August: Osage County
In outline, Tracy Letts's August: Osage County sounds rather derivative. It's an intense family drama featuring a frightening, drug-addled mother, reminiscent of an O'Neill character. It'll even remind you of Lear when, after their father's death, three adult daughters argue about which one was the old man's favorite.
But Letts makes this familiar territory indisputably his own. His writing is funny, painful and honest, filled with insights both large and small. This is a tremendous play that gets a powerful production from its Alley cast and crew.
The story is complex enough to occupy 13 actors, but simple enough to boil down to a sentence: After a father's suicide, a rather fractured family convenes back home for his funeral. The play opens with the still-alive father, Beverly Weston (Charles Krohn), interviewing a young Native American woman (Sarah Gay) for a housekeeper position. The job mostly consists of tending to Weston's wife, Violet (Jennifer Harmon).
We quickly learn why Violet needs a keeper — and also why Beverly is on the verge of ending his life. Addicted to all kinds of pills, Violet is a savage, ferocious woman — you laugh at her nervously.
The suicide comes suddenly, then the family assembles for the funeral. Oldest daughter Barbara (Josie de Guzman) is trying to keep up appearances, but her marriage to Bill (Jeffrey Bean) is near its end. Youngest daughter Karen (Elizabeth Bunch) is determined to marry Steve (James Black), despite his amusingly shady character. Middle daughter Ivy (Eva Kaminsky) is the one sibling who has spent her entire life in lonesome Osage County, Oklahoma, and with her father now dead she's determined to finally start living her own life.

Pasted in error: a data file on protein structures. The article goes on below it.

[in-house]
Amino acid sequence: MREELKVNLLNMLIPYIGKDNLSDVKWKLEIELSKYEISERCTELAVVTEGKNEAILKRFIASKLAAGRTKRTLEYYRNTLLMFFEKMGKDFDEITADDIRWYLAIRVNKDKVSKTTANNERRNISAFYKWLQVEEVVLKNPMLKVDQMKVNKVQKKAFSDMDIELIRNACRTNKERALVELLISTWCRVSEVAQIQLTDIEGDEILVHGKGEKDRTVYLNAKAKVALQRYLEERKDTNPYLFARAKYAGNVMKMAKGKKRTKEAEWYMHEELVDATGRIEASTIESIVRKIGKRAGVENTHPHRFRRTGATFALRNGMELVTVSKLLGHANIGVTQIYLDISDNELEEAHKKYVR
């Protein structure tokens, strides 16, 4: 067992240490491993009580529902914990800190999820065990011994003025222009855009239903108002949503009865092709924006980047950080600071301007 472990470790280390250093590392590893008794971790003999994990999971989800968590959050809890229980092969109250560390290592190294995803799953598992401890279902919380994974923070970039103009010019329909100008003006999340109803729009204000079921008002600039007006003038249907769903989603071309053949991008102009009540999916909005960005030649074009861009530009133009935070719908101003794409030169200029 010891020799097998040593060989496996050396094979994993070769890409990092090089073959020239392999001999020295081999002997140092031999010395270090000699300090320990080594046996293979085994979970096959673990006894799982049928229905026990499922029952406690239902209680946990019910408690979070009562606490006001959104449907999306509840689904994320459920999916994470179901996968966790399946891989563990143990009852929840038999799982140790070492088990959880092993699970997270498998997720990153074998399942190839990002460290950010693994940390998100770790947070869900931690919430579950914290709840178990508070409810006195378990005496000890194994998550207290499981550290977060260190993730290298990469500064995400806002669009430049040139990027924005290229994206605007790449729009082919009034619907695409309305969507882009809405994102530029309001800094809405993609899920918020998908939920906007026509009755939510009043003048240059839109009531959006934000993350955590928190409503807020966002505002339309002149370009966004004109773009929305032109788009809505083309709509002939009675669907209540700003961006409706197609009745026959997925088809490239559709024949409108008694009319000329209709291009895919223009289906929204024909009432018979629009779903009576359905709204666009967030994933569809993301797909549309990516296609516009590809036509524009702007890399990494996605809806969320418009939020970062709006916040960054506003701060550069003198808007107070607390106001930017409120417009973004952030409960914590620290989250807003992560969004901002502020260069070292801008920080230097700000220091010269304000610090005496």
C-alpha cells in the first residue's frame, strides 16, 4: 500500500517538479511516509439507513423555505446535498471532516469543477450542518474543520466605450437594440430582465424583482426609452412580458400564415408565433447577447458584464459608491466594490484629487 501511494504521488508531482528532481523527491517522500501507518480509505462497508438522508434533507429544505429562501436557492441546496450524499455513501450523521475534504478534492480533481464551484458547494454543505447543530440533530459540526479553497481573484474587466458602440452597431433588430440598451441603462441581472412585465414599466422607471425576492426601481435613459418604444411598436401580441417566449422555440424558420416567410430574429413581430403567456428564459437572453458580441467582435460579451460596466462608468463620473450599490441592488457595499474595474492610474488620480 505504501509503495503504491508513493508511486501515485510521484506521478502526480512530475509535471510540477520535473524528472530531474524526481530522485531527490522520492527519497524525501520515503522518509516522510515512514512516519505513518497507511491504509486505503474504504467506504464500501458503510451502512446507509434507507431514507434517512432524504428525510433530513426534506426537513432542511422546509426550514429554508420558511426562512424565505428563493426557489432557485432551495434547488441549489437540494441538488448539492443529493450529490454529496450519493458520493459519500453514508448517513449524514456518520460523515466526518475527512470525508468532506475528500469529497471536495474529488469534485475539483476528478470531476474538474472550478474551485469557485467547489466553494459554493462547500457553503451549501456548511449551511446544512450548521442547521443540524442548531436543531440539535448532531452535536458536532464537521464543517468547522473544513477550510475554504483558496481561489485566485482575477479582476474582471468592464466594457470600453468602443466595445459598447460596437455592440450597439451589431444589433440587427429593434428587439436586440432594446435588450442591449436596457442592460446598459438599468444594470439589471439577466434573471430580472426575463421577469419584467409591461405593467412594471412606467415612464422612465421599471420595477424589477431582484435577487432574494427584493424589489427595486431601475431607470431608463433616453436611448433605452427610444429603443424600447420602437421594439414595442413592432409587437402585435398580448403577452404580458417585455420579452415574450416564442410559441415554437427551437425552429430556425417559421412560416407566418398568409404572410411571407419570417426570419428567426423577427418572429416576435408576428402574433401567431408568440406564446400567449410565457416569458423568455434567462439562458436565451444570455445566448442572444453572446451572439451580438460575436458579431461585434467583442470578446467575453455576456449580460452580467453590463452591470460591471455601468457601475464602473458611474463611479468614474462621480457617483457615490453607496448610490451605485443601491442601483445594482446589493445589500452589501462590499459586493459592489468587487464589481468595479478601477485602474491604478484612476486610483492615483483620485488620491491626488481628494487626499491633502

What's refreshing — and comic — here is that the family makes little pretense of being perfect. Thanks to mother Violet, who is simply a tremendous piece of work, the gloves come off early and stay off, most memorably at the after-funeral meal. When Violet tears into everyone at the table, one after another, the effect is both funny and explosive. After enough goading, her daughters respond in kind — even the rather passive Barbara, who, by the time the meal is finished, is bellowing, "I'm in charge now!"
The play builds inexorably, from one confrontation and revelation to the next. Letts makes a misstep at the end, when the Native American housekeeper behaves with noble abnegation. But so much of the play works spectacularly well that it's easy to forgive a minor flaw.
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